Cruise giant Carnival has emerged as the company making the most comprehensive use of social media within the FTSE100.
But despite having the best overall set of social media channels, the company did not make the most effective use of these resources during the recent Costa Concordia accident in Italy, a new report says.
This came as the number of people watching the UK’s leading companies via Twitter, Facebook and YouTube increased dramatically over the last six months.
The FTSE100 social media index, published by digital corporate communications agency The Group, ranks companies’ performance on Facebook, blogging, Twitter and YouTube to create an index of the top performers in digital reputation management.
While many companies have invested in social media communications, a significant proportion have yet to respond adequately, according to the report.
Carnival was found to have a strong presence across all the channels measured and topped the rankings for corporate blogging.
The company was followed by Burberry, BP, Marks & Spencer and technology group ARM Holdings.
Twitter has become the leading channel for digital corporate communications, with more than a million people following corporate Twitter accounts, an increase of 418,395 (71%) since June 2011.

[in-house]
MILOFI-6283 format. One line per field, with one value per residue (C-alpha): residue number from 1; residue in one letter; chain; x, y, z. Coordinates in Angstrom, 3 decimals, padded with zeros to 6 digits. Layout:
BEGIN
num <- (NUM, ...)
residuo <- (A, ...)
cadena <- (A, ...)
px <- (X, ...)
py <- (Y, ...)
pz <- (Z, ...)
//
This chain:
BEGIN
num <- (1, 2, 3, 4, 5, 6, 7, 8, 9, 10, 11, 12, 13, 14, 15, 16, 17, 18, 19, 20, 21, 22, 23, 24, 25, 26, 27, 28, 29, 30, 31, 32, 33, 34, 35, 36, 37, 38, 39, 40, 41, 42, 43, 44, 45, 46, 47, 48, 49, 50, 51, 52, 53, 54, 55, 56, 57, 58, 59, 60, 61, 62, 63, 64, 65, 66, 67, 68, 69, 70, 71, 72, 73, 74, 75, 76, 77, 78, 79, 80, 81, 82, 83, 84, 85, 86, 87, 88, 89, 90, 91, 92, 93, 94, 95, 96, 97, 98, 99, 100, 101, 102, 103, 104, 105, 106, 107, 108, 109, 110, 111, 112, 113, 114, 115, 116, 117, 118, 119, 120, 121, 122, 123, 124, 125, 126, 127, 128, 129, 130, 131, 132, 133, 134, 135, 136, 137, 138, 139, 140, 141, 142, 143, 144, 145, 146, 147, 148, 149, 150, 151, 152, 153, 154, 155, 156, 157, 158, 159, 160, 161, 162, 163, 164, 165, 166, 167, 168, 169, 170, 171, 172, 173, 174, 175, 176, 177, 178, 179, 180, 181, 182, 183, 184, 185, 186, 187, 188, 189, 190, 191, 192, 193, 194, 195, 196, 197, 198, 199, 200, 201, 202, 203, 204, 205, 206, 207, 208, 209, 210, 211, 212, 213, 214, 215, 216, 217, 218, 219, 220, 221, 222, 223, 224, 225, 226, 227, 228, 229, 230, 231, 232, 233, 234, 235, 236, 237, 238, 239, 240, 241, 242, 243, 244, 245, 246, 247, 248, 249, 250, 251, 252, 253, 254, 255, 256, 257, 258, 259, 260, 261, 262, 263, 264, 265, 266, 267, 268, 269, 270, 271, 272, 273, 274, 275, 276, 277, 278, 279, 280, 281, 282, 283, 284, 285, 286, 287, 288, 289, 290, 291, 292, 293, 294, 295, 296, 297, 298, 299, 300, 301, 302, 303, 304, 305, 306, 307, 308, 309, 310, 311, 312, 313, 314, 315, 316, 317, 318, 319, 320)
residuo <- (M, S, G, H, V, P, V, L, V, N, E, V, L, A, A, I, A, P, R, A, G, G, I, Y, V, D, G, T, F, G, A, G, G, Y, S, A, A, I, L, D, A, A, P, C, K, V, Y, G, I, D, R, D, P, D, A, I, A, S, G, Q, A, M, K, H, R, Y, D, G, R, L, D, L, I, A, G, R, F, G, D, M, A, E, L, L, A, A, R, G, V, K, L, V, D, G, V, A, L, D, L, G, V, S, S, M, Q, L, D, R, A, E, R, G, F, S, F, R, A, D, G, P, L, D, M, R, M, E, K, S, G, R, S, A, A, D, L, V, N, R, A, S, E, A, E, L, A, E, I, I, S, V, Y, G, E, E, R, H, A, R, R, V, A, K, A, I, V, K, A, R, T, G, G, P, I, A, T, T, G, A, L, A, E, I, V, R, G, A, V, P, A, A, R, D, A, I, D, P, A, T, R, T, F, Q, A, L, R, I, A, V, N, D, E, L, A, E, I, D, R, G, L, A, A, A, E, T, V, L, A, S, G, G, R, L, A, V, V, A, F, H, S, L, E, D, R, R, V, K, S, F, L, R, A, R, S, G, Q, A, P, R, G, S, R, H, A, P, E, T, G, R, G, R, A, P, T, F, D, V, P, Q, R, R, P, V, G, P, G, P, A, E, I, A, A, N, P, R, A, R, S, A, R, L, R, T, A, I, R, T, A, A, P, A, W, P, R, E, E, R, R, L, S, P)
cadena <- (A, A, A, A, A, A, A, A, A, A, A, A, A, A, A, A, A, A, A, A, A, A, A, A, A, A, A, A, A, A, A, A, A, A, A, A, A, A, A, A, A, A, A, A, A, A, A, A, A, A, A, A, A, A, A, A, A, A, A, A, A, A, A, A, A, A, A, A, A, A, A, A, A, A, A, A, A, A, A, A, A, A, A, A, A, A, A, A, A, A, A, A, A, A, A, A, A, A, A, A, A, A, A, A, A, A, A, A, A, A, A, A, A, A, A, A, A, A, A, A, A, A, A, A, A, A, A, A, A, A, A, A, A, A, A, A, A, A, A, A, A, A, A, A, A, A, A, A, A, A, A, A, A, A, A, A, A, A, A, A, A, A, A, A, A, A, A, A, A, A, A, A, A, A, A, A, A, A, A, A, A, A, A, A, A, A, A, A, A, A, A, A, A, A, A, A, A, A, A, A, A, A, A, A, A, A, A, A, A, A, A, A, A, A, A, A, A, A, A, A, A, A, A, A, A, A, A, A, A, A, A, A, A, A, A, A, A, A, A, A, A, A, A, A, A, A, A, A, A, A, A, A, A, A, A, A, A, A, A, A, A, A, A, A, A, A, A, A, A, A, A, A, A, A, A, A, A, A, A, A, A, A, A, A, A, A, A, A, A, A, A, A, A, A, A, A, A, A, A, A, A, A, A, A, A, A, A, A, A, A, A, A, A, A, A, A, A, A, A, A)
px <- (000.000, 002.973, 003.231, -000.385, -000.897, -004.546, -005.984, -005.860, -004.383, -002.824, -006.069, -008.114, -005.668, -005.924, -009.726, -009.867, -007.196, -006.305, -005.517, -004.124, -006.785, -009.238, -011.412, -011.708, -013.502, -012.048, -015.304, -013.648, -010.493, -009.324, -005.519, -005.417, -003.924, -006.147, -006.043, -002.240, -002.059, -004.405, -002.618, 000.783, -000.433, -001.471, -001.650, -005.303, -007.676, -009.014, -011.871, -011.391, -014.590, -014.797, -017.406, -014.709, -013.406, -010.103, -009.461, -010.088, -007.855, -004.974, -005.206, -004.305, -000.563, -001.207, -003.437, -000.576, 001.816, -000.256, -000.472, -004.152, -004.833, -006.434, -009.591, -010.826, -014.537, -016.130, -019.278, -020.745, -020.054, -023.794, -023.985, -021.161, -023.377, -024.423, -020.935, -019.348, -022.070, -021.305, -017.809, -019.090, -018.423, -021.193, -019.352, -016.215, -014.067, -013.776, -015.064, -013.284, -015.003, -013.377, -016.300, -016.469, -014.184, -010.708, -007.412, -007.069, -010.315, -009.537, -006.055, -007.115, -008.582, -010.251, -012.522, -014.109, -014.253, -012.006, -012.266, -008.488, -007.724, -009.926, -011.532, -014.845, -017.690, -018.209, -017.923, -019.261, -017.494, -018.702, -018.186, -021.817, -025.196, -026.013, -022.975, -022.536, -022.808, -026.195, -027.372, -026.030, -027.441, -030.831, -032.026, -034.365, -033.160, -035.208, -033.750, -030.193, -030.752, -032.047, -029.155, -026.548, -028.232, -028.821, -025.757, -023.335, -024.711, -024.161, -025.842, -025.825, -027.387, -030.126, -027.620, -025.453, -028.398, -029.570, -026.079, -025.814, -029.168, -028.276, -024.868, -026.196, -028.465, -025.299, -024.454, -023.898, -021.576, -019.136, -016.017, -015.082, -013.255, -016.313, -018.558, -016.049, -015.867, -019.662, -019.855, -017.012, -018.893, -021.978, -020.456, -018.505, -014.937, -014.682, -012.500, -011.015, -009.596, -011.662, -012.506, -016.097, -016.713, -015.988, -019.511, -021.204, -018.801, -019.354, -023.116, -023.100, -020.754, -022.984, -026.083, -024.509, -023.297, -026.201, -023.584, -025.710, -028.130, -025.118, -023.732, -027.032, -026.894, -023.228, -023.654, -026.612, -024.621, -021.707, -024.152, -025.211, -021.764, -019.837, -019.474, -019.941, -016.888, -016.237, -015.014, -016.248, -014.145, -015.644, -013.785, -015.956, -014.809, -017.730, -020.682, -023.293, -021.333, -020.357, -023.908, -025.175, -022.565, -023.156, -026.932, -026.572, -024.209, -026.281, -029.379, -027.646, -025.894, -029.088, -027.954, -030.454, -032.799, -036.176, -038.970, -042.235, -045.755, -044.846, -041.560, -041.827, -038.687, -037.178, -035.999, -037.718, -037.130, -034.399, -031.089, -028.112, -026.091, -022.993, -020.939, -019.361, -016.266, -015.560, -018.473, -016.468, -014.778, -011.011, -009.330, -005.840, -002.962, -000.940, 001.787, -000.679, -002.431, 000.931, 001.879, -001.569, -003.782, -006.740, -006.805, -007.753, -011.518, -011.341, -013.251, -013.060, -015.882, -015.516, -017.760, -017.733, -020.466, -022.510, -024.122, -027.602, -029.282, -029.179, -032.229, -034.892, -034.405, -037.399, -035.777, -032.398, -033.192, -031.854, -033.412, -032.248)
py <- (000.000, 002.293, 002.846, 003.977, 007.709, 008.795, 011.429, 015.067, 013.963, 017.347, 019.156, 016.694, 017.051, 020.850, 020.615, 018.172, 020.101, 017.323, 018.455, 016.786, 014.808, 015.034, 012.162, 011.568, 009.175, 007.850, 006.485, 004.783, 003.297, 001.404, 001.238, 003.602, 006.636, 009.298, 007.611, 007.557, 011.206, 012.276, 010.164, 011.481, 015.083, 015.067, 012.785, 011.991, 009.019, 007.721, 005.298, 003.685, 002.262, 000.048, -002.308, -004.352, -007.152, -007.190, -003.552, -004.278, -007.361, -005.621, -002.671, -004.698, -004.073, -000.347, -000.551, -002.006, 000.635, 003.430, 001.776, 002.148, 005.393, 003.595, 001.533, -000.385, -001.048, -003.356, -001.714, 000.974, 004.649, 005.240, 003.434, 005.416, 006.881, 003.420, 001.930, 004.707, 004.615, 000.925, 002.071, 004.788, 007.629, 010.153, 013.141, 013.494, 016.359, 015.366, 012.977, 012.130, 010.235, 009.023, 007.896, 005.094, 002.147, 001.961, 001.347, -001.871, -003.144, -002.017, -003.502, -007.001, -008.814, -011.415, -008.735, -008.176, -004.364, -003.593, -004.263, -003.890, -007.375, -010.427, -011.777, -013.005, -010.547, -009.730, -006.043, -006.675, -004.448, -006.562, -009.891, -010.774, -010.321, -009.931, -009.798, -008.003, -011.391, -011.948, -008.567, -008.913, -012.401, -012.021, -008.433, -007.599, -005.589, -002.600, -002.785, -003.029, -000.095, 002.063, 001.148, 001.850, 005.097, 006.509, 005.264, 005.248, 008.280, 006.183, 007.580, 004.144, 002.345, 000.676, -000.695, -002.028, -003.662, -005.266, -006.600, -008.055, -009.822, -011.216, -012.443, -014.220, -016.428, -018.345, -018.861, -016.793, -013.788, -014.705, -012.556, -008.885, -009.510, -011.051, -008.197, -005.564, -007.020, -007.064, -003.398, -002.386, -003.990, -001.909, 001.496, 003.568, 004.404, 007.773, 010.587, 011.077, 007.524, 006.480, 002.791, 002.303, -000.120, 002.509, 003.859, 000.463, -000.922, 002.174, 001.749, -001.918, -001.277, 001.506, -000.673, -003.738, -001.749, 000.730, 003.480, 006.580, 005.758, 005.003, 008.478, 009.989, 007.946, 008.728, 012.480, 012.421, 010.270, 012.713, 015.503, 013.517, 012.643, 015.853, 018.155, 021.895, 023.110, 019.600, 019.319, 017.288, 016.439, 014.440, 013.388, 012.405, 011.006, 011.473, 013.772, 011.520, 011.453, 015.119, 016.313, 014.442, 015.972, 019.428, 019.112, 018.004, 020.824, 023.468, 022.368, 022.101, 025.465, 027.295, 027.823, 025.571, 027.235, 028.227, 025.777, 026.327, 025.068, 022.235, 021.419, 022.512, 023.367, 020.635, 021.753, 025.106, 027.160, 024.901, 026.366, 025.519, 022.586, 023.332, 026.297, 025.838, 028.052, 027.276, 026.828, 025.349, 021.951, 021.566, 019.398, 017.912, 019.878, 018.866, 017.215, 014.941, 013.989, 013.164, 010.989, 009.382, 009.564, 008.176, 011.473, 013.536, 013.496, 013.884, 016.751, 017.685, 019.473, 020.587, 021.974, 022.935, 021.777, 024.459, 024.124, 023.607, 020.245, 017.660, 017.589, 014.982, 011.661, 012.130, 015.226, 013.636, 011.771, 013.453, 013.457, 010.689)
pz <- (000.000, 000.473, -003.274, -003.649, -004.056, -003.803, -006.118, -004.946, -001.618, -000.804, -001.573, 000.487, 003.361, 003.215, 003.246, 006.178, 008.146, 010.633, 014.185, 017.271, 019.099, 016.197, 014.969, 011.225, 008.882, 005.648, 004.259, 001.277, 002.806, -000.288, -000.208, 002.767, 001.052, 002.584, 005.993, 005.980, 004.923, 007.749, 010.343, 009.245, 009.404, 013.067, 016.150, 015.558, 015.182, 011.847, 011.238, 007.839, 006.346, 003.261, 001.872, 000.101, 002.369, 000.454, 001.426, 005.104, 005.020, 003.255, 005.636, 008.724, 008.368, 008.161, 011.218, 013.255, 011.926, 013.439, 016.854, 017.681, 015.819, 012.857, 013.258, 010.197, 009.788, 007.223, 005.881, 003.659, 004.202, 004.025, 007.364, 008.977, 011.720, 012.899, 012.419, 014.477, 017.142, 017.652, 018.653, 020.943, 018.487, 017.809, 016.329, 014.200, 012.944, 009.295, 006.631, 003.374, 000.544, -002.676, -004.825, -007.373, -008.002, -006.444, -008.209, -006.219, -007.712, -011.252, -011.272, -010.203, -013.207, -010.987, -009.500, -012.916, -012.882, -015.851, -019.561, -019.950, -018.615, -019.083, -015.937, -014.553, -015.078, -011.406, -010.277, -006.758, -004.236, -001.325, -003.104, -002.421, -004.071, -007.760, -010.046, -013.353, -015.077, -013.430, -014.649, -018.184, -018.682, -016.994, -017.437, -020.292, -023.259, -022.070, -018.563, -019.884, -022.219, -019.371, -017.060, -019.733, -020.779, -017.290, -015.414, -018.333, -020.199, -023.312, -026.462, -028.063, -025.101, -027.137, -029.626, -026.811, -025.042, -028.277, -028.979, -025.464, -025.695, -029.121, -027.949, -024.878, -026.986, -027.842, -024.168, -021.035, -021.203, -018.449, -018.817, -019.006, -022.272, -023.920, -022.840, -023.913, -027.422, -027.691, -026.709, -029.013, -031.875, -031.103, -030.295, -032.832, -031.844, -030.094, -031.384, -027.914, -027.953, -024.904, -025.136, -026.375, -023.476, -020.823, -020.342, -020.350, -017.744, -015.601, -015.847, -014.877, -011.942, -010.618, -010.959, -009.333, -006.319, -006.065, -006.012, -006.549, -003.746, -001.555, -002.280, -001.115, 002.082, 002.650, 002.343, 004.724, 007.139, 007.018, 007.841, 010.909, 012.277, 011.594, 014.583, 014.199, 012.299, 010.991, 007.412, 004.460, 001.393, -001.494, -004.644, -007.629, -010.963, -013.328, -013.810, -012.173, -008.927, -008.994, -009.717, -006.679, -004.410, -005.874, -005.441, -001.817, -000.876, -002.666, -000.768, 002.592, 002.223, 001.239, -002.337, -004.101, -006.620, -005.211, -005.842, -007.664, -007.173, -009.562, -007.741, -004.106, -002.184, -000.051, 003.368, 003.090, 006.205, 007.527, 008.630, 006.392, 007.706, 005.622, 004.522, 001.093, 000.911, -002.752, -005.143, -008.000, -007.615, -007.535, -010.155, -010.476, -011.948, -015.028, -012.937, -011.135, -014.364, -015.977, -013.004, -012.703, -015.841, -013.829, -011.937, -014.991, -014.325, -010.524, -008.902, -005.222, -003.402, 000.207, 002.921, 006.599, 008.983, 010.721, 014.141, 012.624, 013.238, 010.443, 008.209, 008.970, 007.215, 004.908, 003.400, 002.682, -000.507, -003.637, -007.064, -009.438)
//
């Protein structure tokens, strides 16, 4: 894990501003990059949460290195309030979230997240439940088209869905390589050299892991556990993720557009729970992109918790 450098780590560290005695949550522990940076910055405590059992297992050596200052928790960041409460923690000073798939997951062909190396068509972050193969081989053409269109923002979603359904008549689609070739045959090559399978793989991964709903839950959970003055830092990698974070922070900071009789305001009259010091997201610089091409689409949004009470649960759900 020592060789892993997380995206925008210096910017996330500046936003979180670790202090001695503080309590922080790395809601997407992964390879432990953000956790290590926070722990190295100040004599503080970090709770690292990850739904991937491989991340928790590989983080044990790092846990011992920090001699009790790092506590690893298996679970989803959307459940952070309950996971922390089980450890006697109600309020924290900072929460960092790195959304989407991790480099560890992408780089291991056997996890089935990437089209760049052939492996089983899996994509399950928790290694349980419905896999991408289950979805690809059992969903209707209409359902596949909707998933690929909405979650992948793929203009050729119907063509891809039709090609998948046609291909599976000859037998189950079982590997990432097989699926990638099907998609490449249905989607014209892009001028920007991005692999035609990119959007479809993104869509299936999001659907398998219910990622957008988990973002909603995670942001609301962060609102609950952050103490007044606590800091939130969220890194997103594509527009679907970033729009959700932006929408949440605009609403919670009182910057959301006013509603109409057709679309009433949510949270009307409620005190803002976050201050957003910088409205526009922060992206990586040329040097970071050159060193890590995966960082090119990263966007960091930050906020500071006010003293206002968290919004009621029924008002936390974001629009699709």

The number of people using Facebook has also risen significantly; up by 4.7 million (25%) over the previous six months to June 2011, to more than 14 million fans overall. However, demand for information from Facebook could be outstripping supply, with only 39 FTSE100 companies running an account (up just 2.5% since June).
There are now 53 FTSE100 companies with an active YouTube channel, up 10% since June and these attracted 34.7 million video views, an increase of 11.6 million.
The number of FTSE100 blog posts rose by 26% over the period but just 16 companies run an active corporate blog.
The Group managing director Cathal Smyth said: “The FTSE100 is clearly investing more in reputation management through social media, but our analysis also indicates that demand for information via these channels is outstripping supply.
“The research also suggests that FTSE100 companies could be using some channels such as Facebook and blogging more effectively.
“It’s notable Twitter is now the most actively used, although 69% of Twitter accounts do not respond to direct queries, which would suggest that social media is being used as a broadcast tool rather than to encourage dialogue.
“This is in line with what we’re picking up from stakeholders that they’d like fewer social media channels from companies and brands but more engagement on the channels that do exist.”